Some other time is right around the clock.
There must have been love there, too. Otherwise the world would be far too frightening to allow such fragile things as trust and happiness.
But even this certainty of love is tainted by sorrow because it--like those who provided it--are gone now. She wonders in idle moments whether this has happened before, and whether it will happen again.
She tries to imagine life without Fulle and finds that she can't.
As they walk home together, they pass a large building with sultry air unfurling from its many windows, and the evening breeze seems suddenly frigid by comparison. When Pamela approaches the open entryway, familiarity blossoms in the enveloping warmth, in the spongy scent of dampened wood.
"A bath?" she asks.
Fulle turns his sleepy-eyed gaze first on her, and then onto the misty exhalations of the building.
"You like baths?" he asks in return.
Pamela nods, and they head inside. Fulle speaks briefly with the proprietor before returning with two chips of wood. He holds one of them out to Pamela, and she curls her fingers around it, running the pad of her thumb over the edge, worn smooth by many hands before hers. It's a pleasant sensation, but not at all familiar, so it must be a new one for her.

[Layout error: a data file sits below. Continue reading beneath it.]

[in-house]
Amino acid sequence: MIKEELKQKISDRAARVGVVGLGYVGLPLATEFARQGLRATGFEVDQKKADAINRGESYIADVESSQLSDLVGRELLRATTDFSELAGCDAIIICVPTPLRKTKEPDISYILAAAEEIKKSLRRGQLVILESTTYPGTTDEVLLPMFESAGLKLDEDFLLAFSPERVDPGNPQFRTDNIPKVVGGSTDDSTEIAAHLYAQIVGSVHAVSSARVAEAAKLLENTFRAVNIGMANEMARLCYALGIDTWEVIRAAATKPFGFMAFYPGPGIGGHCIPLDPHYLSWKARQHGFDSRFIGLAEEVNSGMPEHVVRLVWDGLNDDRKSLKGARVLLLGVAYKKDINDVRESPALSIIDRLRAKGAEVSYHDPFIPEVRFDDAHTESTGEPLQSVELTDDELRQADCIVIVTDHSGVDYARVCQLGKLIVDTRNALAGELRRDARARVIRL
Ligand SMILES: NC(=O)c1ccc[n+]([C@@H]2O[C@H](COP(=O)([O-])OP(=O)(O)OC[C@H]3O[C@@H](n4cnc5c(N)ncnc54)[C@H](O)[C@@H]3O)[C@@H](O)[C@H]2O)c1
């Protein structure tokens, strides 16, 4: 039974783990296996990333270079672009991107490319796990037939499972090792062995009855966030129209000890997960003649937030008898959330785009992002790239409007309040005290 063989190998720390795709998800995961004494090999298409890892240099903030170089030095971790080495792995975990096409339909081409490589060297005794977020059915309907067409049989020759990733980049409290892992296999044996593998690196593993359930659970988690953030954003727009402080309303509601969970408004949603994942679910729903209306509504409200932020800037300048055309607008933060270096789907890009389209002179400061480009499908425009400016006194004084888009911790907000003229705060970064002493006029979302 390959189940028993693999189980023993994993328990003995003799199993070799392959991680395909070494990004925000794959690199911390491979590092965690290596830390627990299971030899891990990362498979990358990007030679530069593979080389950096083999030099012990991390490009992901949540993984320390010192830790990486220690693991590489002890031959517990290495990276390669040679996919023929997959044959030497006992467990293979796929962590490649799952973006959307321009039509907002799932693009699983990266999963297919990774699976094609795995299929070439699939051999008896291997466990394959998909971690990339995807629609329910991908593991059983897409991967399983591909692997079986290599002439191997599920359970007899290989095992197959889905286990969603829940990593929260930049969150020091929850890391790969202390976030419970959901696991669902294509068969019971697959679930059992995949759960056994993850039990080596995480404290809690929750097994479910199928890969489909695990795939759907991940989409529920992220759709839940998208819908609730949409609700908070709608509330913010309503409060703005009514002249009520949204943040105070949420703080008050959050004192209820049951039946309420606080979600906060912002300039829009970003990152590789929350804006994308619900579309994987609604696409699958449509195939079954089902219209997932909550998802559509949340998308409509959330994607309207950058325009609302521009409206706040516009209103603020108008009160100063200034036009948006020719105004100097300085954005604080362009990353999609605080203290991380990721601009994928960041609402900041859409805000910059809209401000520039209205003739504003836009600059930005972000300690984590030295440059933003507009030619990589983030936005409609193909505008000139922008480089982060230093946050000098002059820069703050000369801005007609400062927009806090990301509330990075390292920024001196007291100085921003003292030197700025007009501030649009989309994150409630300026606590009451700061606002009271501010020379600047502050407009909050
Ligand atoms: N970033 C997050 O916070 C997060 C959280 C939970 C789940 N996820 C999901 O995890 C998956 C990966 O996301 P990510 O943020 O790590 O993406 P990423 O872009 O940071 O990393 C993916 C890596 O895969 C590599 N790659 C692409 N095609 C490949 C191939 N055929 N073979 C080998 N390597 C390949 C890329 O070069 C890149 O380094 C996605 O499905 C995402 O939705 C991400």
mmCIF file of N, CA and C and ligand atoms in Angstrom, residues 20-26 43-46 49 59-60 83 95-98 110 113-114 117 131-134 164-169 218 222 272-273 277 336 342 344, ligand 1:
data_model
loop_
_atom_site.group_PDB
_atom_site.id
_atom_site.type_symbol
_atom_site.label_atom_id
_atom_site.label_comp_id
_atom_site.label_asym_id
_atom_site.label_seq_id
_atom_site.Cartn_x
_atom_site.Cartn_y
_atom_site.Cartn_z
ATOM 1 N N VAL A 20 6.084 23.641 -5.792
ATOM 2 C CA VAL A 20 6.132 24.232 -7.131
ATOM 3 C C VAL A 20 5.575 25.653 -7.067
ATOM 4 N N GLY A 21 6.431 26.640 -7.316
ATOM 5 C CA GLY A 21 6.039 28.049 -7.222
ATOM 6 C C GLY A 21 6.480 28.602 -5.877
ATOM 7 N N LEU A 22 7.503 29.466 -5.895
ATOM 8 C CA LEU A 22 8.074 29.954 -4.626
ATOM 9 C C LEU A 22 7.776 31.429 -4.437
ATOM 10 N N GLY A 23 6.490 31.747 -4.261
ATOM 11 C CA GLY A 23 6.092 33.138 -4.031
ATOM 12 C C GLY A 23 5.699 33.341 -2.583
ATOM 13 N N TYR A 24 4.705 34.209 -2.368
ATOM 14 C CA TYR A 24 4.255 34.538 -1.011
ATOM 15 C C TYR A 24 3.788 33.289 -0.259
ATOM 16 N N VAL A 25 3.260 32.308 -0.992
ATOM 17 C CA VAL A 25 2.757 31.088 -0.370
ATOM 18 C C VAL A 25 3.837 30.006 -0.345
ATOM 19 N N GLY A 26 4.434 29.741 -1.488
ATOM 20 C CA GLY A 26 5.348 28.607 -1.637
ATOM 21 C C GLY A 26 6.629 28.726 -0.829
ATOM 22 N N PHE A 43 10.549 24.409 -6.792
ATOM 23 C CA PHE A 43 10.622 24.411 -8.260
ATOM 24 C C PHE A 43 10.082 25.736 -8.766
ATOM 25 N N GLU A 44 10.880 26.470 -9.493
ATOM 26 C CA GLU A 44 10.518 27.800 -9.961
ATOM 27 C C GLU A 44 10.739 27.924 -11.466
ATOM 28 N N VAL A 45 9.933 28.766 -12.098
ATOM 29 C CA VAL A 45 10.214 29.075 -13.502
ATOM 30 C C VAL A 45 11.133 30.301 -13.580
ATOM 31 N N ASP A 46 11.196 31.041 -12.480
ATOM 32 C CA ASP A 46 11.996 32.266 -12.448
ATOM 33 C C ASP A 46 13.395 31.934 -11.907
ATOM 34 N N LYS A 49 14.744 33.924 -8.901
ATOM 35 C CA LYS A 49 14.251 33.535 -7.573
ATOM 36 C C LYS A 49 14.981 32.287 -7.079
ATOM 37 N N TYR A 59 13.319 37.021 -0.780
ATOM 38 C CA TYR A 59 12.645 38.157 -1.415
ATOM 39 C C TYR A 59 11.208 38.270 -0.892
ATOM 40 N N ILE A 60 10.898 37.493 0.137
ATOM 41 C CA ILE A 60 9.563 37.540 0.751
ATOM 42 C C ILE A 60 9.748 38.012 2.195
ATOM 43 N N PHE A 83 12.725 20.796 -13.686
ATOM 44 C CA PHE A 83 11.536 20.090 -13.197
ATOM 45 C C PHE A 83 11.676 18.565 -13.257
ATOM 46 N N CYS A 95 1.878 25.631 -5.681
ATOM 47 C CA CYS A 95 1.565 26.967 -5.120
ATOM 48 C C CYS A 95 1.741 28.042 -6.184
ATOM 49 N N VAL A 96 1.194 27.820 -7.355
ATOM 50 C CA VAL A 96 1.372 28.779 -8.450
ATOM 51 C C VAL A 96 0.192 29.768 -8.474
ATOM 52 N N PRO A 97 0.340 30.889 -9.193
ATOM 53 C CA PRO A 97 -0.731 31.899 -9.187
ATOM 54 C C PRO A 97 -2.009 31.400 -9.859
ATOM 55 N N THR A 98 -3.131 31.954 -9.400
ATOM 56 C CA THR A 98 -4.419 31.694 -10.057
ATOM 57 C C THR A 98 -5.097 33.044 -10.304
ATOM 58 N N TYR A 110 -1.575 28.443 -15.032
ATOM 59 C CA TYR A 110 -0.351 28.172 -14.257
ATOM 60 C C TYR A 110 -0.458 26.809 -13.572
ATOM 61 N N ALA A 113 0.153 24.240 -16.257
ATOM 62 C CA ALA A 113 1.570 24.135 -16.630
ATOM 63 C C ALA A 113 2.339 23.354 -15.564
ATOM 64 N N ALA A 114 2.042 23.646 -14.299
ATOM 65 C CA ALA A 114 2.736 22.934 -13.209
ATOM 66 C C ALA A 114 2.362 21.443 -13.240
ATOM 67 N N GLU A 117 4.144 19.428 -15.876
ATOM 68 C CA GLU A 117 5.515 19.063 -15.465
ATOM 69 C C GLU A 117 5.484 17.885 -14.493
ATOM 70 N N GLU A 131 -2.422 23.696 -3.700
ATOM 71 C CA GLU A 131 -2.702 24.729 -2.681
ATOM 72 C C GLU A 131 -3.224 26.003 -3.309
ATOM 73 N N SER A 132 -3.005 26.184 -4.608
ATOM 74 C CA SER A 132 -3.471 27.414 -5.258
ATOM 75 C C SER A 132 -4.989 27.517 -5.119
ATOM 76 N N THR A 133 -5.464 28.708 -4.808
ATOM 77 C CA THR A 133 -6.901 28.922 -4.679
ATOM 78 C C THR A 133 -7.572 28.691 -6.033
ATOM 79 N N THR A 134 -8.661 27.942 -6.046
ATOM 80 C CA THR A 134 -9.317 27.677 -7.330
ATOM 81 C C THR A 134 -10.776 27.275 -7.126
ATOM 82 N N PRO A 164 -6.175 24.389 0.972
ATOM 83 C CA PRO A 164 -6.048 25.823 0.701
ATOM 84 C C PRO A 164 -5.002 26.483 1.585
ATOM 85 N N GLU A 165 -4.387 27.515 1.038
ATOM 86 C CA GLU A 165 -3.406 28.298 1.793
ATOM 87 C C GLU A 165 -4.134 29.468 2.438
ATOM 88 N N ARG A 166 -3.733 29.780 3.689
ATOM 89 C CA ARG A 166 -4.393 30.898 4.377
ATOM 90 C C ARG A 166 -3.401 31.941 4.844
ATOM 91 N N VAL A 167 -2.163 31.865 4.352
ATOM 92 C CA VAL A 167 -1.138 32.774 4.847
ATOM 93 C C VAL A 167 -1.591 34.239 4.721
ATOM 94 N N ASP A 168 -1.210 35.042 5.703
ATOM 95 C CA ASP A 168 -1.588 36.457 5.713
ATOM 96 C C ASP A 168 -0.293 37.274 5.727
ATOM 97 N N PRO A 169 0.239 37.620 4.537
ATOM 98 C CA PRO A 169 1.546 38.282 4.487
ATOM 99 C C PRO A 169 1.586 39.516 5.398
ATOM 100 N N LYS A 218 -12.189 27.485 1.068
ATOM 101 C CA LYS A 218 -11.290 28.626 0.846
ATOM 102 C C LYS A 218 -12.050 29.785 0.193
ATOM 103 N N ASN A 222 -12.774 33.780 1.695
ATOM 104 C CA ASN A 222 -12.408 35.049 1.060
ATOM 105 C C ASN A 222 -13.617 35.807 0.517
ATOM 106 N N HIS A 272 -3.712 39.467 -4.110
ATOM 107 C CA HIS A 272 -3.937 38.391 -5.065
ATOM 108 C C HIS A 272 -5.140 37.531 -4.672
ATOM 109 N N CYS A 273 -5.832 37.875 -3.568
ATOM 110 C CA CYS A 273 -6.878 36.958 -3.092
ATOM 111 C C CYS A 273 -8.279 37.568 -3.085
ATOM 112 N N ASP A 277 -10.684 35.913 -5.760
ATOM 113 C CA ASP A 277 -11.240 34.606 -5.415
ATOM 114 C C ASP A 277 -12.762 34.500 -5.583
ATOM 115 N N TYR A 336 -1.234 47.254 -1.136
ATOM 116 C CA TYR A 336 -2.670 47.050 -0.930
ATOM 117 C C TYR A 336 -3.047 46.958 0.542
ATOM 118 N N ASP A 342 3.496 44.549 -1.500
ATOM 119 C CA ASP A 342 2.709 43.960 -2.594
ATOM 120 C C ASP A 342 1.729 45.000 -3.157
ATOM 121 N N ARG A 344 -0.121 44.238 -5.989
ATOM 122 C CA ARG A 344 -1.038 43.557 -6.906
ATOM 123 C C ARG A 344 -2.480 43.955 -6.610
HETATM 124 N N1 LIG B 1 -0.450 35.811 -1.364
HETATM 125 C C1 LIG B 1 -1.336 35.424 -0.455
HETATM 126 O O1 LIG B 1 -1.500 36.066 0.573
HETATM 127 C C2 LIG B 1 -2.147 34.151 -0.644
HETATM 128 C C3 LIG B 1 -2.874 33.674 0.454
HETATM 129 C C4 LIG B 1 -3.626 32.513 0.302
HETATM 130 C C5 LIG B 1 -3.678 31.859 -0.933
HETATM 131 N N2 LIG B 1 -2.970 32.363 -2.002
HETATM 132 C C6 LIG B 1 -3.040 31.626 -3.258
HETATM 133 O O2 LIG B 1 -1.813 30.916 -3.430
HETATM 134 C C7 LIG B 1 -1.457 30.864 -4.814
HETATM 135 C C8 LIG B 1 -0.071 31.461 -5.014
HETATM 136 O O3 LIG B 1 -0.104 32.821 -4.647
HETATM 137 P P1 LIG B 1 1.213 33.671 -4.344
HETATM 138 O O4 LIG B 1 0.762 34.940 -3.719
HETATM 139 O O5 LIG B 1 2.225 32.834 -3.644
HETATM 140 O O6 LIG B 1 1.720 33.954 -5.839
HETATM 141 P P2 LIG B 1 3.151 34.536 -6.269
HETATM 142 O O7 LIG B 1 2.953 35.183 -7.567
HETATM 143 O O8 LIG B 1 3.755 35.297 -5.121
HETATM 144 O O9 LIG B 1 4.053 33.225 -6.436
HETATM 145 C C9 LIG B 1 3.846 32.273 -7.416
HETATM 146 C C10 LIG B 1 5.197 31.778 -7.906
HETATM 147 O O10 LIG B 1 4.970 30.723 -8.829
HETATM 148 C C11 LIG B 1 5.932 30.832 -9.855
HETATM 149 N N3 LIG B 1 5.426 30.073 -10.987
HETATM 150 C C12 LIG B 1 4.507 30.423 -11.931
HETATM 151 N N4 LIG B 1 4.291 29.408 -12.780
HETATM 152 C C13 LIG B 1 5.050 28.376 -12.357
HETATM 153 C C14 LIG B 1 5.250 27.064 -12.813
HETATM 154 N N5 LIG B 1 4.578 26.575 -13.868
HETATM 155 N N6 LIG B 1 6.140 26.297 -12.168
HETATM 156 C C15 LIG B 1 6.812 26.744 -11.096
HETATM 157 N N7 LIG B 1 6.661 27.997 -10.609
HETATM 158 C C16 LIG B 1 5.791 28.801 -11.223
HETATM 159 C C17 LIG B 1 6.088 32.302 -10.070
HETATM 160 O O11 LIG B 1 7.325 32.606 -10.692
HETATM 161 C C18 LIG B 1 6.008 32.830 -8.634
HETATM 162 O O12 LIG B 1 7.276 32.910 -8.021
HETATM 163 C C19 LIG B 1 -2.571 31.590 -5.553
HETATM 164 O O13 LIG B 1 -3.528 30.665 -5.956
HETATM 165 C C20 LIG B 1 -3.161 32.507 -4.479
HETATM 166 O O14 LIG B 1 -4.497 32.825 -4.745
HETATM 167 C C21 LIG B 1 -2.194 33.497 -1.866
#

She supposes that, in her next life, when she is given a new name and forgets this one entirely, she might clasp a similar token in her hand and feel safe and happy, though she won't understand why.
The thought frightens and saddens her, so she pushes it away and sinks into the assumptive warmth of the water.
Later, as they leave the baths, Pamela takes hold of Fulle's arm and leans into his shoulder.
"What's wrong?" he asks.
She thinks, I'm afraid of losing you.
She thinks, I'm going to lose you.
She says, "Nothing, really," and presses closer.